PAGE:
In the 1996 presidential race the difference between the percentage for Clinton and the percentage for Dole frequently drew headlines. On one occasion a poll found this difference to be 20 percentage points, while another poll taken the same day reported the difference to be only 10 points. If each poll claimed a margin of error of 3.5% for its estimates of the percentages in favor of the candidates, does this discrepancy indicate that one or more of the polls was probably flawed? A careful analysis shows that a difference of as much as 10 percentage points in two independent polls in such a case will in fact not be a rare event.

 


On Dividing Coconuts: A Linear Diophantine Problem
Sahib Singh and Dip Bhattacharya

 

Paul Halmos, in his recent book Problems for Mathematicians Young and Old, gives an intriguing problem about sailors dividing a pile of coconuts, with a solution that uses a fixed point theorem and eigenvalues. Here two elementary solutions of the problem are presented that would be suitable for presentation to a freshman class for prospective teachers or liberal arts students.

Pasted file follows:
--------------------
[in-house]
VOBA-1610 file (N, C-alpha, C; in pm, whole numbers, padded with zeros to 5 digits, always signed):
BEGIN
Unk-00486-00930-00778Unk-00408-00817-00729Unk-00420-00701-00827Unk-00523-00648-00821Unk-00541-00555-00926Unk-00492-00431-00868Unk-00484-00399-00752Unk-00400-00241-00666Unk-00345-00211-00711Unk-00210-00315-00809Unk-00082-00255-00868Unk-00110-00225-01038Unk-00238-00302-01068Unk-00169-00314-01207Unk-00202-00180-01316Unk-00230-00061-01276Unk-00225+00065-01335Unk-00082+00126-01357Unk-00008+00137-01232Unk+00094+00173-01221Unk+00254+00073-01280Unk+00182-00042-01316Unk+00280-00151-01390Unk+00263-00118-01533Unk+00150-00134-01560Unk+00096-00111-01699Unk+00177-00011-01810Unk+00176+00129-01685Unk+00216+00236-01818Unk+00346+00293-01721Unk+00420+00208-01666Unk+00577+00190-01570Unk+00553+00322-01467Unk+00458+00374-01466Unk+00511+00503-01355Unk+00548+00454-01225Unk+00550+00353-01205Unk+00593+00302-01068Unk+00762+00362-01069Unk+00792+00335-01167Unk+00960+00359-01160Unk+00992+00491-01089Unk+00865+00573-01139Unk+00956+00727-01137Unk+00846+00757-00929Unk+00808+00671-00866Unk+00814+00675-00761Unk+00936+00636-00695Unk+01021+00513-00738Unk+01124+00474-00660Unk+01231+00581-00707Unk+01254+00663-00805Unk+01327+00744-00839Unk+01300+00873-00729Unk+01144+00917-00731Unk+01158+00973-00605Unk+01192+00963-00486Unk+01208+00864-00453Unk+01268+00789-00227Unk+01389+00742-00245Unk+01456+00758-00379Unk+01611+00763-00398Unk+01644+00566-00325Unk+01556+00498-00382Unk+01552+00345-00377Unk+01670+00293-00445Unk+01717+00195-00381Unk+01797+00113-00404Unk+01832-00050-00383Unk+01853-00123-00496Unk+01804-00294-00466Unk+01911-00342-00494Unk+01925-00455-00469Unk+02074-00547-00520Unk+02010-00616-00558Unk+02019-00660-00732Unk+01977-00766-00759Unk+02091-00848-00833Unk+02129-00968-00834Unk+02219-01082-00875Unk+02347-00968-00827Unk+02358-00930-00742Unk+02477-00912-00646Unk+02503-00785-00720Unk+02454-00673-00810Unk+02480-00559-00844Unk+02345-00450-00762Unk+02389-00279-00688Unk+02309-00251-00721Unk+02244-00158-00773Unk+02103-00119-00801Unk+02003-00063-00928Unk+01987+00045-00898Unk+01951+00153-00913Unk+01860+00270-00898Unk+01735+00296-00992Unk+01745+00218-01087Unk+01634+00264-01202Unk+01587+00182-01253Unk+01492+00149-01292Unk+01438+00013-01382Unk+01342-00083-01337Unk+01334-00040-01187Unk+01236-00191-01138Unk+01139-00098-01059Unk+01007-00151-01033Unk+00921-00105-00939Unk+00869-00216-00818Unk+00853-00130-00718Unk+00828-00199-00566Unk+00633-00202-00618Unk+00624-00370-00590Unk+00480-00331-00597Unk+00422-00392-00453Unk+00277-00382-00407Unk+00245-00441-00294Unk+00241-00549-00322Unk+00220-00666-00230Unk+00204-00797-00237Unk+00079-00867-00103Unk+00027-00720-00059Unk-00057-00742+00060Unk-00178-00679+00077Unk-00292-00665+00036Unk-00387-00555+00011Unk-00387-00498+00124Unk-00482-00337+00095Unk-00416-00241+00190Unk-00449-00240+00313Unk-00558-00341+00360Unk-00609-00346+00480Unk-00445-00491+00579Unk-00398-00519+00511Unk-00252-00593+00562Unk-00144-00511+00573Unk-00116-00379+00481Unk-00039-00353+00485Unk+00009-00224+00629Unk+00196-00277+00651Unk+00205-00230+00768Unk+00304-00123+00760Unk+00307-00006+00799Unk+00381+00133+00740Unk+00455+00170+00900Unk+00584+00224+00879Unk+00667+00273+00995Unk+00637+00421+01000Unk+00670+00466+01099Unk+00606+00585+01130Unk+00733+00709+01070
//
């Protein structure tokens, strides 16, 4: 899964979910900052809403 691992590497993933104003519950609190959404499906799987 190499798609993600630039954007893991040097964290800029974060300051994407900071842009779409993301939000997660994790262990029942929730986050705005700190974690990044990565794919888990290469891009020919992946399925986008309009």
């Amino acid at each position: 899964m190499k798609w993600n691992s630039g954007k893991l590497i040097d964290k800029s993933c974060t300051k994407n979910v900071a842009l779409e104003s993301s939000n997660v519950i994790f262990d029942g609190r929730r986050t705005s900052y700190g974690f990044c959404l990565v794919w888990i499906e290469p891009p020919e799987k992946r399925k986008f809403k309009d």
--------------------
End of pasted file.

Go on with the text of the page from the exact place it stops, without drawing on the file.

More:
The Pen and the Barn
Peter Schumer

 

Many calculus textbooks contain a problem that asks students to find the optimal shape for a rectangular pen that a farmer can build with t feet of fencing, using all or part of a barn wall of length b feet to save fence. Straightforward arguments show that for t ³ 3b the pen of maximal area is square, if t ² 2b the ratio of length to width of is 2:1, and for 2b ² t ² 3b this ratio is 2b/(t-b).

 

Exploiting a Factorization of x^n - y^n
Richard E. Bayne, James E. Joseph, Myung H. Kwack, and Thomas H. Lawson

 

The factorization of x^n - y^n generalizes the key step in summing a finite geometric series. Here it is used to prove several identities and inequalities, and to derive the formula for the derivative of the nth power and nth root functions.

 


Divergence of the Harmonic Series by Rearrangement
Michael W. Ecker

 

The title of this short note explains the content.

 


Student Research Projects

Visualizing the Geometry of Lissajous Knots
John Meier and Jessica Wolfson